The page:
How Safe is My Pregnancy at 8 Weeks?. How safe is my pregnancy at 8 weeks?
You're two thirds of the way through the most dangerous time.
I thought labor was the most dangerous part.
For the mother, sure, though that's pretty much a thing of the past. For the baby, the first trimester is the most dangerous, because most miscarriages occur in the first trimester.
I've heard of stats that half of all pregnancies end in miscarriage, but those stats are probably inflated.
The more realistic number is a quarter, but that still means the most likely time for it to fail is the first trimester.
Many of them simply end up being late periods because the embryo implants and then doesn't grow.
You're certainly past that point.
That doesn't mean I'm over the hurdle.
You should have a sonogram by this point, to make sure there isn't an ectopic pregnancy.
That's when it implants in the Fallopian tube or somewhere else other than the uterus.
If you start to have growing pains and minor bleeding, you may have an ectopic pregnancy. And the condition is very dangerous.
Sure, because it has no way out, unlike the one in the uterus. But many symptoms of ectopic pregnancies are similar to that of a miscarriage.
While both may cause pain and bleeding, miscarriages have much more bleeding, which can be life threatening, and ectopic pregnancy pain can last much longer and get much worse.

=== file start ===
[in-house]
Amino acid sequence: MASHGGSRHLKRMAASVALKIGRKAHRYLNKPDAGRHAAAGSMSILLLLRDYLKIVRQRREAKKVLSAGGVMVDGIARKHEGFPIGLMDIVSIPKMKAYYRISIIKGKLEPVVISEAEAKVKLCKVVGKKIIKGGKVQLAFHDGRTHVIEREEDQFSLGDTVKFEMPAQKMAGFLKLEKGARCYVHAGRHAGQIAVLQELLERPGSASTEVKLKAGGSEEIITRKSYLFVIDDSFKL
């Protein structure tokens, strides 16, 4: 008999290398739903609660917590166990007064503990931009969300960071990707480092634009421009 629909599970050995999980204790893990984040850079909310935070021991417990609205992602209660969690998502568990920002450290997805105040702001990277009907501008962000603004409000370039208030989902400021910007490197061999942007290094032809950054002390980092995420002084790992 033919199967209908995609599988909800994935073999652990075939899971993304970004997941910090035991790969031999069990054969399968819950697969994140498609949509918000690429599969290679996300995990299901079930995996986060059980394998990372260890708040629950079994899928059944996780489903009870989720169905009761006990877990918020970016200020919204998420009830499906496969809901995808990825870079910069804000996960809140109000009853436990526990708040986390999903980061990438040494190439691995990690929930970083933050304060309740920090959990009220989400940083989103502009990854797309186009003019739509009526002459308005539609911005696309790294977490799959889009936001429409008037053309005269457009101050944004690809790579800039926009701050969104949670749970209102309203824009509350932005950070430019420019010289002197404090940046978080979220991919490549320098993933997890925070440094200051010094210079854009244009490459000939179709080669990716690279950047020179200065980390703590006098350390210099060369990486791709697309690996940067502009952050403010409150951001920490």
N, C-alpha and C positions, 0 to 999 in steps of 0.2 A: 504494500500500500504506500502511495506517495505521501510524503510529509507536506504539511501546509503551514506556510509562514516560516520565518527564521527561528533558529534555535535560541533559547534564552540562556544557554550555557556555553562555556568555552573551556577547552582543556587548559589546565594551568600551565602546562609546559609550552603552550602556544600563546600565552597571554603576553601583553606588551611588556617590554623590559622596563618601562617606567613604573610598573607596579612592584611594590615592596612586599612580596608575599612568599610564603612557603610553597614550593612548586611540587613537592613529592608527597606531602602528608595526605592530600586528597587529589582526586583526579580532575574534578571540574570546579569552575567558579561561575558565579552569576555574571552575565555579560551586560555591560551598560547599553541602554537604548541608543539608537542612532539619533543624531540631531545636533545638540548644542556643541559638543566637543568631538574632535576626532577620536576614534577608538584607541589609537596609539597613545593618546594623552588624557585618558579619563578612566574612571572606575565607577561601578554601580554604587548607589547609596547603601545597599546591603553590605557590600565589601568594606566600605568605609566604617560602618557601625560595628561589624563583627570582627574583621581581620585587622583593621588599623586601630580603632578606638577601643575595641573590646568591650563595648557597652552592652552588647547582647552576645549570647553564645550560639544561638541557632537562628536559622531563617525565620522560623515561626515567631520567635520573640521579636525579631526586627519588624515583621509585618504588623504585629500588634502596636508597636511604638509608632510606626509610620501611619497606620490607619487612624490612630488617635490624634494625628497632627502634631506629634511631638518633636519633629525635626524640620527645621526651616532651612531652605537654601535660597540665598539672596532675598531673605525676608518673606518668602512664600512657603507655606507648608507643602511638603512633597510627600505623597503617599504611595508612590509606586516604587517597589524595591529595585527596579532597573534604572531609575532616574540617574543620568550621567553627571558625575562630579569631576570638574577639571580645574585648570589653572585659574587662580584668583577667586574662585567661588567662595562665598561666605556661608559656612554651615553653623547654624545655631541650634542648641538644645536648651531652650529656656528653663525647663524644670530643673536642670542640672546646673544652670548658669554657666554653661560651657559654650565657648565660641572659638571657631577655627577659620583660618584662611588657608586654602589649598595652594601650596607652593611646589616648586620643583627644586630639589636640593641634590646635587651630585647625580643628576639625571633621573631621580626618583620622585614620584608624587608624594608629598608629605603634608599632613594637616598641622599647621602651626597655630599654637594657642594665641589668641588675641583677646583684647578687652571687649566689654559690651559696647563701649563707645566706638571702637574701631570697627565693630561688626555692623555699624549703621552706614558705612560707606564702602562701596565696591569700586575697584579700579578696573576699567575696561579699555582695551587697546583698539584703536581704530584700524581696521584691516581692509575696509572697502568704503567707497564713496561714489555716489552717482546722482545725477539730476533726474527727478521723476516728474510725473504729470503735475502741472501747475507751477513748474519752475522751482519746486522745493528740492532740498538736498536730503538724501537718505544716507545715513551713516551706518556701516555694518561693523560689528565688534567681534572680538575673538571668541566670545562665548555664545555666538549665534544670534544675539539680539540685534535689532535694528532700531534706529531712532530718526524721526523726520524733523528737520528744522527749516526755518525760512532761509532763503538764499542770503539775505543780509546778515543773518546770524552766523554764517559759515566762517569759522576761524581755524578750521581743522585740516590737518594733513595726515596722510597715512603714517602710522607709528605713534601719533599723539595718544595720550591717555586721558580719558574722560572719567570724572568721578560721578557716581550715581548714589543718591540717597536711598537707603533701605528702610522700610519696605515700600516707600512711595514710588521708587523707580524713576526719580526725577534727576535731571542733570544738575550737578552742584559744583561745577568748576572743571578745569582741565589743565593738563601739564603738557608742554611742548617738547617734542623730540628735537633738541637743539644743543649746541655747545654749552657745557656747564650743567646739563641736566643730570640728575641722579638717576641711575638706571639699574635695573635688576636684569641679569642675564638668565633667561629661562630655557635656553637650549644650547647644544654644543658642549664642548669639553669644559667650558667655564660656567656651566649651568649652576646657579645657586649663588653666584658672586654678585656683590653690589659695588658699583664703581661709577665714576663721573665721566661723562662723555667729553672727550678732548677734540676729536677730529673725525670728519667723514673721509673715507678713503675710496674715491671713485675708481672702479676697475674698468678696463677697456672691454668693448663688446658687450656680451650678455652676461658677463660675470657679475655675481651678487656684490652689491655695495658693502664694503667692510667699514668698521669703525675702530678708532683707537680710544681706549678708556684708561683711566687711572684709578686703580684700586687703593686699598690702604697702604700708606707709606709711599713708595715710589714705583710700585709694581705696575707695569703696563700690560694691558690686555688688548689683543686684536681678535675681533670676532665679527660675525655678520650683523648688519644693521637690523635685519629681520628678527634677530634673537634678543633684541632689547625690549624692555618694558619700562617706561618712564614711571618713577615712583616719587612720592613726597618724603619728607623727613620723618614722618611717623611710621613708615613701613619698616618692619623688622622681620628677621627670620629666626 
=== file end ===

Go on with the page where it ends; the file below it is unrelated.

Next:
That is a reason to have a sonogram.
But these risks are pretty rare. Get past the three month mark, and you're almost guaranteed to have a normal pregnancy.
Swollen feet, nausea and all.
If you have really bad nausea, you're at risk of dehydration. Fortunately, most people realize that and get help well before it lands you in the hospital or triggers labor.
I've never heard that later one.
At least you aren't one of those women with the really bad nausea that causes you to throw up five to ten times a day.
I know that would cause dangerous dehydration, and pretty much take over my life until it was resolved. Glad all I have are swollen feet and ankles.
If you have swollen feet, you definitely need to drink more. However, unless one leg is swollen and the other isn't, nothing's wrong.
Why would one leg be more swollen than the other?
If there's a blood clot – at which point, see the doctor.
It sounds like the solution for everything is see a doctor.
A lot of that is paranoia, wanting to make sure everything goes okay, since women in the west rarely ever die from pregnancy complications.
I think it is the paranoia that ensures almost no one dies.
But since you live here, know that your pregnancy is really safe, and you're almost past the point where the danger of the pregnancy ending too soon is almost over.
Pre-term labor is still a risk.
And controlling blood sugar if you're diabetic, and blood pressure if you're prone, make that risk much lower. And it makes you healthier in any case.
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